Climate note #3: "How soon until zero?"

Thomas Lord February 6, 2019, Berkeley, CA

Wrapping one's head around the urgency of climate change action, and the magnitude of that action, is very hard. What are we really talking about, concretely?

For a long time, we've all been told the problem will be solved incrementally through various technical innovations and minor changes to law and daily life. Some have even told us, again and again, that "going green" will be a wellspring of economic growth and economic prosperity. We can eat a little less meat or something. California's even got a Climate Plan™.

Yet the 2018 report from the IPCC1 reveals a stark reality: Not only must net carbon emissions drop to zero in less than a lifetime2 - additionally, a very optimistic estimate is that emissions must fall "only 6% per year", beginning this year.3 (That might give us a 50/50 chance.)

What does it take to cut emissions 6% in 2019, again in 2020, again in 2021?

How will car commutes be reduced by 6% each year? Can we build new transit systems that fast? Cutting the work-week at major employers, by one day a week, might do it -- but that will take the will of the employers, or the legislatures, or the employees, or the direct action activists, or some combination of these.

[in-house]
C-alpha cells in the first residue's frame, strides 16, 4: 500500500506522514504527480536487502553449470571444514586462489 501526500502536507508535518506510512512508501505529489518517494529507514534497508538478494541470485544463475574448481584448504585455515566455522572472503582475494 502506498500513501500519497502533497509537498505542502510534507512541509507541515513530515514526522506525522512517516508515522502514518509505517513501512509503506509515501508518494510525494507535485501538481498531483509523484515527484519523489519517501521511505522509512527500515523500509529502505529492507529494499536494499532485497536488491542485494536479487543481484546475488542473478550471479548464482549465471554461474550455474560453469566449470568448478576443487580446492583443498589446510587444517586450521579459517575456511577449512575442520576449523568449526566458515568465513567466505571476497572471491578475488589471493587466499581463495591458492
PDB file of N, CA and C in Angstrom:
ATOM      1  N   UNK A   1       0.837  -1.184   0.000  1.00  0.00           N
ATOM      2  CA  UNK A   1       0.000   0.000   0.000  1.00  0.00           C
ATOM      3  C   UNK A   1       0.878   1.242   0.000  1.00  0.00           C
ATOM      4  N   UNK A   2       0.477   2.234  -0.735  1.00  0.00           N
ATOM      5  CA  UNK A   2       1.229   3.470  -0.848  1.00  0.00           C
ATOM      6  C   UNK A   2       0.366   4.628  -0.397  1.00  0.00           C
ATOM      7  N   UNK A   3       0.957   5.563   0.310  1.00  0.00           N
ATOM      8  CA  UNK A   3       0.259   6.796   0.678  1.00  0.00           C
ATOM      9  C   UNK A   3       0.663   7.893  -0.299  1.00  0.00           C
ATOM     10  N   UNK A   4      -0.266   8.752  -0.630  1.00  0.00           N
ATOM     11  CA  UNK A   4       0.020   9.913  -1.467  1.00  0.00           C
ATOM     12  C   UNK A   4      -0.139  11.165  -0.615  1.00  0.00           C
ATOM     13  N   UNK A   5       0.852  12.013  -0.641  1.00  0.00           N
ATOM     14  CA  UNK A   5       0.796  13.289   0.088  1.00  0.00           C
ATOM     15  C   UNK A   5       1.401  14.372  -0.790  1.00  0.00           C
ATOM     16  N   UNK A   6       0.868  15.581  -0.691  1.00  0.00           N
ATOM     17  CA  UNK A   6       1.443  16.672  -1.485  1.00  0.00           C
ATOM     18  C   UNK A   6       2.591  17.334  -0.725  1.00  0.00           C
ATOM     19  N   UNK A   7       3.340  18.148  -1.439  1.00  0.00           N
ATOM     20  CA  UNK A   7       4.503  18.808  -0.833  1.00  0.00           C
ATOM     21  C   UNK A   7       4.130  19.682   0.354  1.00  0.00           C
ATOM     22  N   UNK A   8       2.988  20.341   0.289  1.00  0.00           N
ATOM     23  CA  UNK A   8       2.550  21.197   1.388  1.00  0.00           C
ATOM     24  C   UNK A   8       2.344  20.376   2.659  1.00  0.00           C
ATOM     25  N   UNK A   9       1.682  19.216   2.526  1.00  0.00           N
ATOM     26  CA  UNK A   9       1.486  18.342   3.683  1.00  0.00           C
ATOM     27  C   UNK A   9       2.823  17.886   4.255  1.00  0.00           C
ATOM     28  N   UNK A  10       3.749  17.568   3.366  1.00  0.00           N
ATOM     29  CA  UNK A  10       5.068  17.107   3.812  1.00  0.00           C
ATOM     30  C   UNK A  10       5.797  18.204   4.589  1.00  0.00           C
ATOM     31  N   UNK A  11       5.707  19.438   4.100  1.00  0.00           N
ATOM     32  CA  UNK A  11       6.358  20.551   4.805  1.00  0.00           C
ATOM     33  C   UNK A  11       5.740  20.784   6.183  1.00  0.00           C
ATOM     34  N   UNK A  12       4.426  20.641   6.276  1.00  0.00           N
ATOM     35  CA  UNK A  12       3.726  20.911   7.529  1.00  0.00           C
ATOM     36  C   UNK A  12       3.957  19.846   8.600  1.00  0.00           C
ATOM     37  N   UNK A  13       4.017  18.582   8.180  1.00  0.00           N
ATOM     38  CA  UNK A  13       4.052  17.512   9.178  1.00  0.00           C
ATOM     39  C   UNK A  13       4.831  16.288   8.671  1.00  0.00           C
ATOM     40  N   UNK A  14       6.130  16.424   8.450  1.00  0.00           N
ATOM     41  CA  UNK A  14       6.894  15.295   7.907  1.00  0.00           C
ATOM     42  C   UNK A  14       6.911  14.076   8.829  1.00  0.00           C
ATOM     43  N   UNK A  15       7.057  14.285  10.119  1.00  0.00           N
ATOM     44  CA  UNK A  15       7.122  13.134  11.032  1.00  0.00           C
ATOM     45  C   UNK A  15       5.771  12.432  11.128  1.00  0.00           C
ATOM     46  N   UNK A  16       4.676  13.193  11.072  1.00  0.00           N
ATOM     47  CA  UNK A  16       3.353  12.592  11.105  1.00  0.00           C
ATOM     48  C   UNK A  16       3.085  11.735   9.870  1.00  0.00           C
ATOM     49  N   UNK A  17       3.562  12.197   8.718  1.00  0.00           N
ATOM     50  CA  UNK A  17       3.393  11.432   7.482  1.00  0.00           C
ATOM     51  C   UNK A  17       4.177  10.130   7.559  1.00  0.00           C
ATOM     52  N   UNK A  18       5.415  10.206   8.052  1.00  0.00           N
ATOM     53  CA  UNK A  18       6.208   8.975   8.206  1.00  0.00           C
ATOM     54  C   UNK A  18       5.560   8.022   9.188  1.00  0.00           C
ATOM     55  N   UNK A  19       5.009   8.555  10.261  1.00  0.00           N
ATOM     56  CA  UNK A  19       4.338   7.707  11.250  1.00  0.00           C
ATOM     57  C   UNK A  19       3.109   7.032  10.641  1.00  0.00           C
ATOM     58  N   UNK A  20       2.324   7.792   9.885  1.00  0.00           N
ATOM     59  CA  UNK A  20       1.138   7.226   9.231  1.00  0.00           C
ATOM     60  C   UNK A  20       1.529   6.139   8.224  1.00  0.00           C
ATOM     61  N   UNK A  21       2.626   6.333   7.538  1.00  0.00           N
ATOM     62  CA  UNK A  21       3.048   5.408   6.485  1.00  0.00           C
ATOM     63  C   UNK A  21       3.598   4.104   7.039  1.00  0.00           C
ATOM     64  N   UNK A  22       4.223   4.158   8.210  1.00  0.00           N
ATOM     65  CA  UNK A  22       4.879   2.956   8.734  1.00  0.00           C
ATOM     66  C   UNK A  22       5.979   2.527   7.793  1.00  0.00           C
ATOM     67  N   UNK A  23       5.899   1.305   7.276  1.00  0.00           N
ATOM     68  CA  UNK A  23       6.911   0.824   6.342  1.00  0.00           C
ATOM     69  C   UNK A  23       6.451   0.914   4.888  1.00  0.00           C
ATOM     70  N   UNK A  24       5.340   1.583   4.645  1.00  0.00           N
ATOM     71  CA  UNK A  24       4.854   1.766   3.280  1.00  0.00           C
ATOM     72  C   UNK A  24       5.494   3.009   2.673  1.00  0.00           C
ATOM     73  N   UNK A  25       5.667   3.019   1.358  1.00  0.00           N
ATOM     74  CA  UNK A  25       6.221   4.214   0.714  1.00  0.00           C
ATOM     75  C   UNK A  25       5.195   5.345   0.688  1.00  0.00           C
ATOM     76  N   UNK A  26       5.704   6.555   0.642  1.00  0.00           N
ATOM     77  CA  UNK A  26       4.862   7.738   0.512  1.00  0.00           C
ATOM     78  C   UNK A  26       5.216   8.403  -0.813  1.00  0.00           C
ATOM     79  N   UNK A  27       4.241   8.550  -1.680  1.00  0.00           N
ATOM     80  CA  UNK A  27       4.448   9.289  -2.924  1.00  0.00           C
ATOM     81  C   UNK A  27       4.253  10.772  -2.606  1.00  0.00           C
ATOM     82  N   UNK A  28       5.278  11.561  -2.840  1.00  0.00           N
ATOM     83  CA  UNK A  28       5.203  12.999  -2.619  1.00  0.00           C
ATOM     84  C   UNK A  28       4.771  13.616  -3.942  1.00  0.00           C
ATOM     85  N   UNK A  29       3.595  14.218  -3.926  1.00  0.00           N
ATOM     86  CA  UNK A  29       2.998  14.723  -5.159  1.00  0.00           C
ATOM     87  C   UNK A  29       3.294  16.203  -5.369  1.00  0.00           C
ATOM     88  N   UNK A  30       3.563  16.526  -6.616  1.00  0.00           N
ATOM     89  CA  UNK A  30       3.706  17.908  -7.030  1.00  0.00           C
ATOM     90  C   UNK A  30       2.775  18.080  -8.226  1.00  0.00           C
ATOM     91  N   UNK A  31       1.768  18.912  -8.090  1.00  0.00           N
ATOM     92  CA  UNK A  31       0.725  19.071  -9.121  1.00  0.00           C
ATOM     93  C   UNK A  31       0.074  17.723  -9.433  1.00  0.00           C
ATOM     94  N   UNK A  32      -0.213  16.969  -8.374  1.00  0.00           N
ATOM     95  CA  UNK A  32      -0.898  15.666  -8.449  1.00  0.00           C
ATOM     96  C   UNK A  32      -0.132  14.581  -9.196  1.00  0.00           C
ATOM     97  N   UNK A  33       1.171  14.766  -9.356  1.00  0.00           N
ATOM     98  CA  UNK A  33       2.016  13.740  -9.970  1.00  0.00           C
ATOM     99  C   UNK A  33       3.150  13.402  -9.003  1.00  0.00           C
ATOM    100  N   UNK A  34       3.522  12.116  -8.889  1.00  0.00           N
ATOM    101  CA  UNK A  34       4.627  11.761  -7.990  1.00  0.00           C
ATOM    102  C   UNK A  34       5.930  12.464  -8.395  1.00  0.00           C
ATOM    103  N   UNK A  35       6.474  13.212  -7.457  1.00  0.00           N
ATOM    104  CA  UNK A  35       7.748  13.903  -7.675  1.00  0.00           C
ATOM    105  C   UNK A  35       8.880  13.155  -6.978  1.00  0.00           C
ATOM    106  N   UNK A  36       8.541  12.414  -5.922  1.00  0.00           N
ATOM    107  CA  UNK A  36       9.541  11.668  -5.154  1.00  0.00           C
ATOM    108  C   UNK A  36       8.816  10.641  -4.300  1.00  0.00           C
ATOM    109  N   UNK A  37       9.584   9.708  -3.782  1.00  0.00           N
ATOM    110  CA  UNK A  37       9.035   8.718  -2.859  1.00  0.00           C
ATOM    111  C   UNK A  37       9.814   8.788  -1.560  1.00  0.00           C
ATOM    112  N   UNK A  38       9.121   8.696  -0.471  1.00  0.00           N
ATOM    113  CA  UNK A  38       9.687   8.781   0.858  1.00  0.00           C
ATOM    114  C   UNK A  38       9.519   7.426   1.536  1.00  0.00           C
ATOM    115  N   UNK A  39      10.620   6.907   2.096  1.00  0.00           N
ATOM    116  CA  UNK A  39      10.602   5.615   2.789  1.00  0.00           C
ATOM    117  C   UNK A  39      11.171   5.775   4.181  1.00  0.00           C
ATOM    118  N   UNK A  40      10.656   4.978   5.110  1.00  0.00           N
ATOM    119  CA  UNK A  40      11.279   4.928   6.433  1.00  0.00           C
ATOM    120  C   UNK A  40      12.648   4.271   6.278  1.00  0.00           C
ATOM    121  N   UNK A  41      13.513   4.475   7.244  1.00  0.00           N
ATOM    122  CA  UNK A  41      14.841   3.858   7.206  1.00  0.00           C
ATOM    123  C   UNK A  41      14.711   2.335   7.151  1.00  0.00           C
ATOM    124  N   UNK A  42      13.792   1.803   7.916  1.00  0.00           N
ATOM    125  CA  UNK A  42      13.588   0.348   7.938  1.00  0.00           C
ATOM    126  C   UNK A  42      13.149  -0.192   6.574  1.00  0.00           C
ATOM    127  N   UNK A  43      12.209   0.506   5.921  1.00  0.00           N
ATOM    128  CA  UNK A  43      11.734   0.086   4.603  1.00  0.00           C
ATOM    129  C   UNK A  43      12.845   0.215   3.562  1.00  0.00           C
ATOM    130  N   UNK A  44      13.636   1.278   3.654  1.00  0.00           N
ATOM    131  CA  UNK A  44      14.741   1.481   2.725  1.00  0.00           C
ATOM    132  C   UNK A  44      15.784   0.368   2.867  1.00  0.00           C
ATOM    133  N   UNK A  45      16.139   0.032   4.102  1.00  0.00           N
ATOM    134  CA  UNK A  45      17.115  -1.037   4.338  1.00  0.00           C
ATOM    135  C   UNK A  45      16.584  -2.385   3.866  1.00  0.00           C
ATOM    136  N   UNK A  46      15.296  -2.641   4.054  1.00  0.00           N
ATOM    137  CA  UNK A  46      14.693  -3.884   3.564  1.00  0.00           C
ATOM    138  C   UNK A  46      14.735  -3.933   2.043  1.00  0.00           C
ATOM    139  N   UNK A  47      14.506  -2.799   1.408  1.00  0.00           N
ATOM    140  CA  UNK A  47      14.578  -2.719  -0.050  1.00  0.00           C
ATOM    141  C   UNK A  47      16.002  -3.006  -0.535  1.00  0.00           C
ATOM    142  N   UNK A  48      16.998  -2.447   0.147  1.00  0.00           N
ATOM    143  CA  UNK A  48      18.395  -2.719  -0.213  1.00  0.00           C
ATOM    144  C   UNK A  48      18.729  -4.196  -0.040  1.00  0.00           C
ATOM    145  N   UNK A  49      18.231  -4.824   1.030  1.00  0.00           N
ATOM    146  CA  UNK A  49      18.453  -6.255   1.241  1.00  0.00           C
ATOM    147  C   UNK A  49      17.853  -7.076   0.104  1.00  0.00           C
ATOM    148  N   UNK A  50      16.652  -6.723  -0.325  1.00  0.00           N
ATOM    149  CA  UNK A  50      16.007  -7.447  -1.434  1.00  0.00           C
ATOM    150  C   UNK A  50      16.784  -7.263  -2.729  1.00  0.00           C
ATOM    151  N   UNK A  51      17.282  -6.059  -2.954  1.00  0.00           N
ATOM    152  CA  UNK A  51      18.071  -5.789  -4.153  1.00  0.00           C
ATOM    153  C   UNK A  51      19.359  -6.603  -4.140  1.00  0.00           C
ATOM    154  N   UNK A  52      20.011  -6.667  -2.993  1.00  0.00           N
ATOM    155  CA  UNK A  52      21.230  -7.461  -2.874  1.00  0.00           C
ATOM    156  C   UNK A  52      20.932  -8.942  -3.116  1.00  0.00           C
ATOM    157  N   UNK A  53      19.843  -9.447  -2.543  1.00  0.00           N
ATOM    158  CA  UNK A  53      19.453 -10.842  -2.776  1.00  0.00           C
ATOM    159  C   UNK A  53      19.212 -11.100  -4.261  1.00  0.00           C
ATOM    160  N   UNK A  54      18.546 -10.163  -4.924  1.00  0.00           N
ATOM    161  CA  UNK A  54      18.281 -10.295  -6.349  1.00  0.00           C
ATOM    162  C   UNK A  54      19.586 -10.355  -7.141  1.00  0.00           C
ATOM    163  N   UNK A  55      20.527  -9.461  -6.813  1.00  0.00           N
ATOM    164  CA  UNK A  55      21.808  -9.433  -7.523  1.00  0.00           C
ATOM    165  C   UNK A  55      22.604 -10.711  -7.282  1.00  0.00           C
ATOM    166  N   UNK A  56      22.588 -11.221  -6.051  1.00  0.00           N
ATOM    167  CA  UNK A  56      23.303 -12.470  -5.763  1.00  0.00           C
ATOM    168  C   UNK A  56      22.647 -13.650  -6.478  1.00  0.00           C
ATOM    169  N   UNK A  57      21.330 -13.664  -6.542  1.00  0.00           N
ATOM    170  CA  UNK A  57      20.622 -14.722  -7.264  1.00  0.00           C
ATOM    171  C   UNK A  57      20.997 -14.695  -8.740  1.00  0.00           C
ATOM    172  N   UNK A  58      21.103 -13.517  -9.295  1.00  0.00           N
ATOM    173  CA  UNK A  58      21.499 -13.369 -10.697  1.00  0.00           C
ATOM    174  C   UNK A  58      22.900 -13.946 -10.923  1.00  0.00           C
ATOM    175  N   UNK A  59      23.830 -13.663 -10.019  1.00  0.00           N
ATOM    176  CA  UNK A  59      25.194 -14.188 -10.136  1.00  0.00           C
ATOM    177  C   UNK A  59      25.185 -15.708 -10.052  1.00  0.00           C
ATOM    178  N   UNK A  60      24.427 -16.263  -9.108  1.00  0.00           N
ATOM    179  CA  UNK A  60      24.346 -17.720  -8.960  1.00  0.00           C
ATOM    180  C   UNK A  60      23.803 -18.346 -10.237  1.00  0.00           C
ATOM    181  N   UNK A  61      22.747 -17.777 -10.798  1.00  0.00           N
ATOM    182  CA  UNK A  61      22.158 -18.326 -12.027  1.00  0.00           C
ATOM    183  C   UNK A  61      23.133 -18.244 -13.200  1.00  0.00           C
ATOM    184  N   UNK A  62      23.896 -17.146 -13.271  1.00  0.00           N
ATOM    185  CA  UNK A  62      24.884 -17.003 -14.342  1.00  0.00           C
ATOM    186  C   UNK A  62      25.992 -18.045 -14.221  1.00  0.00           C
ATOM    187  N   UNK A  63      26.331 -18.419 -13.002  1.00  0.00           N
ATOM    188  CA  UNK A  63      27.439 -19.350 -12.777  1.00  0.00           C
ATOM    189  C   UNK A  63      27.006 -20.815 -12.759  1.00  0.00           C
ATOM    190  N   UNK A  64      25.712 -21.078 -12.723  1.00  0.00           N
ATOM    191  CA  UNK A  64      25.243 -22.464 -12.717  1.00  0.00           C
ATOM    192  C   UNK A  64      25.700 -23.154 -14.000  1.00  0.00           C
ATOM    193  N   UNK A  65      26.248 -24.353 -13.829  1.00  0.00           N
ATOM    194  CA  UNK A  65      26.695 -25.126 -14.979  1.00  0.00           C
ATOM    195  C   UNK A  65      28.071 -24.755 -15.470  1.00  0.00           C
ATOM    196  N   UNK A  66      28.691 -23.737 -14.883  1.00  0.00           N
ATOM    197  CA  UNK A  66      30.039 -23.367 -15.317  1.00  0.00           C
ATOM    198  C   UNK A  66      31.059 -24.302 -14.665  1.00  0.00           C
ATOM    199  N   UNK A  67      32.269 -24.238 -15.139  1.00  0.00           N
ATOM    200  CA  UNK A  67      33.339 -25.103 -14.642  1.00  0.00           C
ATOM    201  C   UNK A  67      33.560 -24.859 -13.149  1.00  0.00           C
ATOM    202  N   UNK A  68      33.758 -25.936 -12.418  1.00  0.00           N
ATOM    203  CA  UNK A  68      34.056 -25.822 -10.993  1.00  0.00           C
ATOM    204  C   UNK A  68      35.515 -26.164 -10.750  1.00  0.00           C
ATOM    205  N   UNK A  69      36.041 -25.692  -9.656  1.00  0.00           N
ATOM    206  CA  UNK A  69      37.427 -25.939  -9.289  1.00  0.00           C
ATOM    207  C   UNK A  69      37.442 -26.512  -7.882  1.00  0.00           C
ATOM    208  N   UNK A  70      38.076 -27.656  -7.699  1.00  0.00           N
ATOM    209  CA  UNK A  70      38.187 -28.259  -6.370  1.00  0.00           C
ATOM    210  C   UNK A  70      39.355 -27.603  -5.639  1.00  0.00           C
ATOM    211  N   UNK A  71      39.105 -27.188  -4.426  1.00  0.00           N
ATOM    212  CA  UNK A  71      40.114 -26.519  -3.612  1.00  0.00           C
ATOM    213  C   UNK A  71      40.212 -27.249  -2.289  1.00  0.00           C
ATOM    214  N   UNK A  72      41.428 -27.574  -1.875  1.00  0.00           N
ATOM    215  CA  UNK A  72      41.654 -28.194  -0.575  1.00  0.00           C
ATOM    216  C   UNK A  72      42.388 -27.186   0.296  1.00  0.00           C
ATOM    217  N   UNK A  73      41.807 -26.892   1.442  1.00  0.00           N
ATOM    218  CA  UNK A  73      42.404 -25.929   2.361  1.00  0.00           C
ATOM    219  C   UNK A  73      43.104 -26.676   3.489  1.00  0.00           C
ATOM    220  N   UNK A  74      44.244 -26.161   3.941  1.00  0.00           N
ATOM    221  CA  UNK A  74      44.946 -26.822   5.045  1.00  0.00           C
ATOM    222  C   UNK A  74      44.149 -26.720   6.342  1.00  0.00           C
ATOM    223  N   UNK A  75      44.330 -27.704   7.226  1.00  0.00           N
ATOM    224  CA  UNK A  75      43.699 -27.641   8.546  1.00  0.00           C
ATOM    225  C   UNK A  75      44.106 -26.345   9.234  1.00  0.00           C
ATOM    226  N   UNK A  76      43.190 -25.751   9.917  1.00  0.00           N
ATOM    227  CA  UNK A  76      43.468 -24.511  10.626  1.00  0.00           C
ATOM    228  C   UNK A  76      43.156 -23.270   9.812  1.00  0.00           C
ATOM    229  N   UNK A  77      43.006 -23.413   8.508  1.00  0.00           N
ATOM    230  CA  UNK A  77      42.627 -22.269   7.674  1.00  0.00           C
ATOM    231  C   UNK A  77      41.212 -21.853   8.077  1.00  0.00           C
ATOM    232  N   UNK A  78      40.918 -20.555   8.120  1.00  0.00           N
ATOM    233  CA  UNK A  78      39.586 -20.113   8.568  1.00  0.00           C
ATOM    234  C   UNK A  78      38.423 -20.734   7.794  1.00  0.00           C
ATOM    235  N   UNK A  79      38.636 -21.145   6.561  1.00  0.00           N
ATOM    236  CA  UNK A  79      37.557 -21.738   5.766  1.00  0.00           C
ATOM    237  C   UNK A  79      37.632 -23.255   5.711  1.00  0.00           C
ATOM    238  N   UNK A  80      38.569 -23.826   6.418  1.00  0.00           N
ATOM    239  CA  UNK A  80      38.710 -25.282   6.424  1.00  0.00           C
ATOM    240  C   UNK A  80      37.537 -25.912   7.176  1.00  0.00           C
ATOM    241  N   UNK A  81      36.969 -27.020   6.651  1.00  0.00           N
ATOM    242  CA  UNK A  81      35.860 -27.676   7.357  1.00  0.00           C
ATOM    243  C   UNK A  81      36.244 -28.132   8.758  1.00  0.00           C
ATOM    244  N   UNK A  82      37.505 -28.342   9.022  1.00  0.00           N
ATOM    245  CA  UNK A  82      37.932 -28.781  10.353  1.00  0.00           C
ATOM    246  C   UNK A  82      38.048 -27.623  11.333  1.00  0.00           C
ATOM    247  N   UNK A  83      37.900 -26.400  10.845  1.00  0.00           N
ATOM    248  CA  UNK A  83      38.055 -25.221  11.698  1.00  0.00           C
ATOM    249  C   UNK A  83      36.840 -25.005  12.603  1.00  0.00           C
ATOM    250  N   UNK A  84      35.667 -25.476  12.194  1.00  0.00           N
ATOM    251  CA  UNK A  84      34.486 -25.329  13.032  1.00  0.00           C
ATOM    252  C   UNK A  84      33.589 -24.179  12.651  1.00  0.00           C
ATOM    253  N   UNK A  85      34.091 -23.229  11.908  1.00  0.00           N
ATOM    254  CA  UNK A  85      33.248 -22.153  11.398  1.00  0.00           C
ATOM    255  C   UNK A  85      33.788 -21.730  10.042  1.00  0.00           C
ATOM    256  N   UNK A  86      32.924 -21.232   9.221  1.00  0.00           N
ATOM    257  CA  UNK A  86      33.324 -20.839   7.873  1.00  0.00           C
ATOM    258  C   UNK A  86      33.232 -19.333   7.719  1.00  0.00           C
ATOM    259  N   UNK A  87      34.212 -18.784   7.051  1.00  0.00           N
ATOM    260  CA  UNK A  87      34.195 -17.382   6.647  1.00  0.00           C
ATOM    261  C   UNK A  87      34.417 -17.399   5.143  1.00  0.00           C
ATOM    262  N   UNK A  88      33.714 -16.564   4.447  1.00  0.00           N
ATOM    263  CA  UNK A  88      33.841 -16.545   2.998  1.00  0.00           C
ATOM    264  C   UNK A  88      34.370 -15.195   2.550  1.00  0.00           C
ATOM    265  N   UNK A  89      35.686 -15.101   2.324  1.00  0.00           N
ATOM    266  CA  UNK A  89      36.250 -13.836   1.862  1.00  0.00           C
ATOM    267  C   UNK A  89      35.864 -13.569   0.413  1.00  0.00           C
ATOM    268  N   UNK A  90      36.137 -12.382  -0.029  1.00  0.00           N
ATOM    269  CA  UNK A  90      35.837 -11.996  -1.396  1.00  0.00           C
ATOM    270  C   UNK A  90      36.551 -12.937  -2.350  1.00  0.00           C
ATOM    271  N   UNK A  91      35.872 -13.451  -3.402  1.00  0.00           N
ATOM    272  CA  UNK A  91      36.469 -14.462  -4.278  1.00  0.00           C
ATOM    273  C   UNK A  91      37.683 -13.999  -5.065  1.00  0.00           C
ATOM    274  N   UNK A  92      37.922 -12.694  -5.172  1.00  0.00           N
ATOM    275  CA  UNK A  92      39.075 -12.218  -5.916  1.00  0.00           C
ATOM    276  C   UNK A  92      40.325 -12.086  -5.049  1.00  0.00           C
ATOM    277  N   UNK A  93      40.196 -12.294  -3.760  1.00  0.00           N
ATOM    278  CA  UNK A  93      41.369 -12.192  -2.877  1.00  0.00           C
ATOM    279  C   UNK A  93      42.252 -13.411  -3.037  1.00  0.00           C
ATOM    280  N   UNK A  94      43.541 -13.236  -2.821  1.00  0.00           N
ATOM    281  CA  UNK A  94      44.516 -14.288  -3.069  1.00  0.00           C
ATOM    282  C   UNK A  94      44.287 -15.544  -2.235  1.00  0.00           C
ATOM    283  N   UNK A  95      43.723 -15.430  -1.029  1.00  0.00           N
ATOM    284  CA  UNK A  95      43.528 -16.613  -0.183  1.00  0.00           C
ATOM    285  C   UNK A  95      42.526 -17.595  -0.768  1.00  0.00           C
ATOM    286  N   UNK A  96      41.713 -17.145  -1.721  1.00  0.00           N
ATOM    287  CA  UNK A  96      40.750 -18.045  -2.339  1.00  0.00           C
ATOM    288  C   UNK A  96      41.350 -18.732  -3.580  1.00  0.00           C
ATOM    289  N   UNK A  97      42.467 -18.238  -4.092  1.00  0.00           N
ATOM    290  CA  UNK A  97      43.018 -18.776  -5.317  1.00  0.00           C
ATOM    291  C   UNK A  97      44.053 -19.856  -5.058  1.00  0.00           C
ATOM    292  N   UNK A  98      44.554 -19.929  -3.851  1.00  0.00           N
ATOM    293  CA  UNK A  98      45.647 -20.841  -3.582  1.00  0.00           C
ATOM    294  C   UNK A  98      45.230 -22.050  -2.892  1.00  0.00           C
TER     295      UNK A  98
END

How will people in Chicago apartments keep from freezing to death in the winter while still emissions fall by 6%? Is there time to electrify all those buildings? Is there time to "green" the generation of that electricity? Of course not. Whatever is the long run, in the short run ad hoc, cheap, fast, temporary solutions are needed. Maybe the DSA can help deploy emergency tools and create warm places of refuge.

The speed of change needed this year and every year for the foreseeable future surpasses all experience. It surpasses the ready capacity of government and every known institution. And it's a matter of life and death.

About this series

This is the first in a series of very short discussions of climate change, meant to be easily understood by a wide audience.

Please let me know if you spot errors, or have suggestions or questions. I will do my best to improve the notes and to issue corrections as necessary. I can be contacted at Please put "climate:" at the beginning of the subject line.

Planned topics

  1. The Intergovernmental Panel on Climate Change Special Report 15 ("Climate Change of 1.5°C").

  2. See Climate note #1: "The push for zero" in this series.

  3. See Climate note #2: "The carbon budget" in this series.